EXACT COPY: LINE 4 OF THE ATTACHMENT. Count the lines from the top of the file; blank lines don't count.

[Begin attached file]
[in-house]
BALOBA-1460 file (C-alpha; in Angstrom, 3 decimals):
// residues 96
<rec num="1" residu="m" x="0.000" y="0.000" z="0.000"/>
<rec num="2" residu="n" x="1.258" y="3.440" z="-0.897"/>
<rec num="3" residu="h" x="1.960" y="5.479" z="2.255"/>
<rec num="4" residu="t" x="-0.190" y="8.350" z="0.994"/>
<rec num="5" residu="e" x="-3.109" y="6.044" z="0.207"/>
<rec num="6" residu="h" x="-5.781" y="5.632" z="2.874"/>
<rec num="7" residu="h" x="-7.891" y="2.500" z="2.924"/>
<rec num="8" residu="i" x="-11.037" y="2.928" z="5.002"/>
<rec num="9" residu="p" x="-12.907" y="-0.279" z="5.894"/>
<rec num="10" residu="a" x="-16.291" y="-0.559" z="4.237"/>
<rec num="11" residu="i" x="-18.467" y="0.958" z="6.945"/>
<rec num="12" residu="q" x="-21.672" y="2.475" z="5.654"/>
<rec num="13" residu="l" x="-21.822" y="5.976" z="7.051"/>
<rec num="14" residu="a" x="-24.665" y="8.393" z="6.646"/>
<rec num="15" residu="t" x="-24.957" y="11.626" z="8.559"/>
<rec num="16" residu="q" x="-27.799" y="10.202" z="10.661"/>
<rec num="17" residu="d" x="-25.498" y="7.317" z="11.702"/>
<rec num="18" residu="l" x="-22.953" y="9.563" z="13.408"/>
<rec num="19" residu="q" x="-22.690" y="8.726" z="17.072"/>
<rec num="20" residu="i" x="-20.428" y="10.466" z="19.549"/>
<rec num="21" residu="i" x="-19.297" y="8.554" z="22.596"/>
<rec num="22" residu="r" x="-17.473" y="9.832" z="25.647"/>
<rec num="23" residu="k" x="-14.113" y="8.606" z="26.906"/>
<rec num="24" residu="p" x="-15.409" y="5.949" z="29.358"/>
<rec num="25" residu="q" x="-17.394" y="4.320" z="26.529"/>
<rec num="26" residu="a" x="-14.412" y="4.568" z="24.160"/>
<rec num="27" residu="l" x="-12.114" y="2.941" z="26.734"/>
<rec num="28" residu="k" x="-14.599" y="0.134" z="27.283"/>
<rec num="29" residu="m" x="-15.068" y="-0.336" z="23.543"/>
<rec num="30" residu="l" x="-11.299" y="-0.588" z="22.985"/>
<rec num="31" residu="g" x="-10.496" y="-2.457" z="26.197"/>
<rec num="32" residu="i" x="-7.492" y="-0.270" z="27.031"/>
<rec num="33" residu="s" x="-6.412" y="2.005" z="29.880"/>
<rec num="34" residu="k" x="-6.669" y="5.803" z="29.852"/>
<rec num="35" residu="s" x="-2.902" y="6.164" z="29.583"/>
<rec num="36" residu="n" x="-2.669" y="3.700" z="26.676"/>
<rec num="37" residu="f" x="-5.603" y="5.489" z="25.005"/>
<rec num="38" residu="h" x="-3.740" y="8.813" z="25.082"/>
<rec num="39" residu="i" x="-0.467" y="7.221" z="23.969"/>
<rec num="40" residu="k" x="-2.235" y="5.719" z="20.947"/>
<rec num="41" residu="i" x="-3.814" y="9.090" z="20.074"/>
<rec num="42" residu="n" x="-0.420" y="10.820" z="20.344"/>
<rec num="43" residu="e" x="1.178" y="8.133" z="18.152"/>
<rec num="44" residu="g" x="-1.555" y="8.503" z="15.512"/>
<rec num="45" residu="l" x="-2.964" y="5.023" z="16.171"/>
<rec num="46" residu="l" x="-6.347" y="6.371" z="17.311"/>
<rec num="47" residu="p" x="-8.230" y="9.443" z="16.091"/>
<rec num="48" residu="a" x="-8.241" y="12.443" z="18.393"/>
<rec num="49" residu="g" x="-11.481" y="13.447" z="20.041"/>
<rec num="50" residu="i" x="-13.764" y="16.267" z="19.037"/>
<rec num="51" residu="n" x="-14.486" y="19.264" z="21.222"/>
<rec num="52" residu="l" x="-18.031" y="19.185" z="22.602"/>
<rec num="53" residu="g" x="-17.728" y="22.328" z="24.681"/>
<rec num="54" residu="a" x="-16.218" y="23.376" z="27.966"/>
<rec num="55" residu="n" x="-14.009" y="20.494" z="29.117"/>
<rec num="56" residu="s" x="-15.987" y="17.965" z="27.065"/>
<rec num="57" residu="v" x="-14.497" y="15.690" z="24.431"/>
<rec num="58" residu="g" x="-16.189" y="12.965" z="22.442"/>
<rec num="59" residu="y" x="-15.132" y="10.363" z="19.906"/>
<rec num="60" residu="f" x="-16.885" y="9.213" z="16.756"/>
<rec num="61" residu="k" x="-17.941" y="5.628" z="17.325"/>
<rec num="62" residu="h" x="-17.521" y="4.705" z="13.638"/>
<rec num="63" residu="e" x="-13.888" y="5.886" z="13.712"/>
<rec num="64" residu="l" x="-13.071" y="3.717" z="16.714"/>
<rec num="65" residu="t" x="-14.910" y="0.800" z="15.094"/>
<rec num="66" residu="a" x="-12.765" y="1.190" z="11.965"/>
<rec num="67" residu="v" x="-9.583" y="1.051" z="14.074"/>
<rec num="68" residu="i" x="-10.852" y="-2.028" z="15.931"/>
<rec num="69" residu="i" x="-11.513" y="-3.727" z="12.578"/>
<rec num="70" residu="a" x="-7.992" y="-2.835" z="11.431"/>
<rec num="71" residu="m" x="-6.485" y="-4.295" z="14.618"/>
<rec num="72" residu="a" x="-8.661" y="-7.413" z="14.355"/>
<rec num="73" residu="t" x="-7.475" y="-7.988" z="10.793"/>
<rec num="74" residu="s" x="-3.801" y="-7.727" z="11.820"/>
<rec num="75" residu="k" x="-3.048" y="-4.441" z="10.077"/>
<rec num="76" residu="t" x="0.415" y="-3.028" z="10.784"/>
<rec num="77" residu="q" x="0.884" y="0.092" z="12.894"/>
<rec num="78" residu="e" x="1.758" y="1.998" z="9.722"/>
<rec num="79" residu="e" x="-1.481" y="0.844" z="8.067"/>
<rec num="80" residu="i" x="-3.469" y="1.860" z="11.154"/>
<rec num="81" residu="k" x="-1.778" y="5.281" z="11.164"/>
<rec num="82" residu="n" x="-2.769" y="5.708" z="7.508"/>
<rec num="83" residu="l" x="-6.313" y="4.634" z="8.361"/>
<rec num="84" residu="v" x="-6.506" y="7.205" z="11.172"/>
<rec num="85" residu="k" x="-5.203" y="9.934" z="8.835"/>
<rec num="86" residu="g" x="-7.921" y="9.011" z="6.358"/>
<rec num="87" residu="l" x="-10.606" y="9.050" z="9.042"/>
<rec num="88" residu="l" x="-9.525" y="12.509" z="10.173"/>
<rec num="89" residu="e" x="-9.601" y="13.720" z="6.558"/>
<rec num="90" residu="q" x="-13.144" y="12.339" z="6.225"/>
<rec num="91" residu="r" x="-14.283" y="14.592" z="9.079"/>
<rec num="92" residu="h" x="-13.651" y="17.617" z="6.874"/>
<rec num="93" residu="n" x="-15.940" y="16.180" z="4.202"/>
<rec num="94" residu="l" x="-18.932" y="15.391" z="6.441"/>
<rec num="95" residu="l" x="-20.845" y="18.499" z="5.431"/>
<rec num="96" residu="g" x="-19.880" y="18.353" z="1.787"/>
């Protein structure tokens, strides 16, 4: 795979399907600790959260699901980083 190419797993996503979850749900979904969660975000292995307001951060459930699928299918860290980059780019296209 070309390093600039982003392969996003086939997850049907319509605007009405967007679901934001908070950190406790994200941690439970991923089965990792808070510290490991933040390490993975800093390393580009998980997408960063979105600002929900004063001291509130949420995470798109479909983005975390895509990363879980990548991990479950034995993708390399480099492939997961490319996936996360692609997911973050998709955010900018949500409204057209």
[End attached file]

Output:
<rec num="1" residu="m" x="0.000" y="0.000" z="0.000"/>